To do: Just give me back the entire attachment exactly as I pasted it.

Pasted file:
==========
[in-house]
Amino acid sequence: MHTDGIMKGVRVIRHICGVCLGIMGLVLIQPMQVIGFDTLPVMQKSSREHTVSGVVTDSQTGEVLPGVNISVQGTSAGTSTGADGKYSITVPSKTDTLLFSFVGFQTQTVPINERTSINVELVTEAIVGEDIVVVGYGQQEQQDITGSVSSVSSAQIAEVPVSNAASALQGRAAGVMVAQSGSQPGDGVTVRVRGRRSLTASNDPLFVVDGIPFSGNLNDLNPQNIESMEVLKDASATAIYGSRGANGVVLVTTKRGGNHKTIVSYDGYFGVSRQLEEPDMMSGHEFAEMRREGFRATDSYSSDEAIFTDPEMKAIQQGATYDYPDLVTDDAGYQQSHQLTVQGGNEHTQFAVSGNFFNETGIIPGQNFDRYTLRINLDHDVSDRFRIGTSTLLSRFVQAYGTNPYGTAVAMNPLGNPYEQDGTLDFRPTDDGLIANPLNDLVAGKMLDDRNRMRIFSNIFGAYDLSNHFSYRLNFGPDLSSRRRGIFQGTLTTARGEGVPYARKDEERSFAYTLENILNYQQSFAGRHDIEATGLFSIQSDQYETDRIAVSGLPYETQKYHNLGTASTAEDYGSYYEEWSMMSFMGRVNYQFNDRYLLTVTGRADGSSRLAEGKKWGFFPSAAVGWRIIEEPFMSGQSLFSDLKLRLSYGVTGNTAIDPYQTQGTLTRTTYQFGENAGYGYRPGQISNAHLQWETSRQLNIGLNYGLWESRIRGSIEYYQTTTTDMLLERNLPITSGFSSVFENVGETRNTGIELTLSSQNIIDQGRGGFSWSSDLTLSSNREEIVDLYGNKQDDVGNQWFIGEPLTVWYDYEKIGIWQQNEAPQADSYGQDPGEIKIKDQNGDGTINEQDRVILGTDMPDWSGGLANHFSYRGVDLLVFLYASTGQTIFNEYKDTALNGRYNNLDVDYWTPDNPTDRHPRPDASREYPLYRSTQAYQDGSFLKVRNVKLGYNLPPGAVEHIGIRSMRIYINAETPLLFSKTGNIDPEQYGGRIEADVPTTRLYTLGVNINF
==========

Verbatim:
[in-house]
Amino acid sequence: MHTDGIMKGVRVIRHICGVCLGIMGLVLIQPMQVIGFDTLPVMQKSSREHTVSGVVTDSQTGEVLPGVNISVQGTSAGTSTGADGKYSITVPSKTDTLLFSFVGFQTQTVPINERTSINVELVTEAIVGEDIVVVGYGQQEQQDITGSVSSVSSAQIAEVPVSNAASALQGRAAGVMVAQSGSQPGDGVTVRVRGRRSLTASNDPLFVVDGIPFSGNLNDLNPQNIESMEVLKDASATAIYGSRGANGVVLVTTKRGGNHKTIVSYDGYFGVSRQLEEPDMMSGHEFAEMRREGFRATDSYSSDEAIFTDPEMKAIQQGATYDYPDLVTDDAGYQQSHQLTVQGGNEHTQFAVSGNFFNETGIIPGQNFDRYTLRINLDHDVSDRFRIGTSTLLSRFVQAYGTNPYGTAVAMNPLGNPYEQDGTLDFRPTDDGLIANPLNDLVAGKMLDDRNRMRIFSNIFGAYDLSNHFSYRLNFGPDLSSRRRGIFQGTLTTARGEGVPYARKDEERSFAYTLENILNYQQSFAGRHDIEATGLFSIQSDQYETDRIAVSGLPYETQKYHNLGTASTAEDYGSYYEEWSMMSFMGRVNYQFNDRYLLTVTGRADGSSRLAEGKKWGFFPSAAVGWRIIEEPFMSGQSLFSDLKLRLSYGVTGNTAIDPYQTQGTLTRTTYQFGENAGYGYRPGQISNAHLQWETSRQLNIGLNYGLWESRIRGSIEYYQTTTTDMLLERNLPITSGFSSVFENVGETRNTGIELTLSSQNIIDQGRGGFSWSSDLTLSSNREEIVDLYGNKQDDVGNQWFIGEPLTVWYDYEKIGIWQQNEAPQADSYGQDPGEIKIKDQNGDGTINEQDRVILGTDMPDWSGGLANHFSYRGVDLLVFLYASTGQTIFNEYKDTALNGRYNNLDVDYWTPDNPTDRHPRPDASREYPLYRSTQAYQDGSFLKVRNVKLGYNLPPGAVEHIGIRSMRIYINAETPLLFSKTGNIDPEQYGGRIEADVPTTRLYTLGVNINF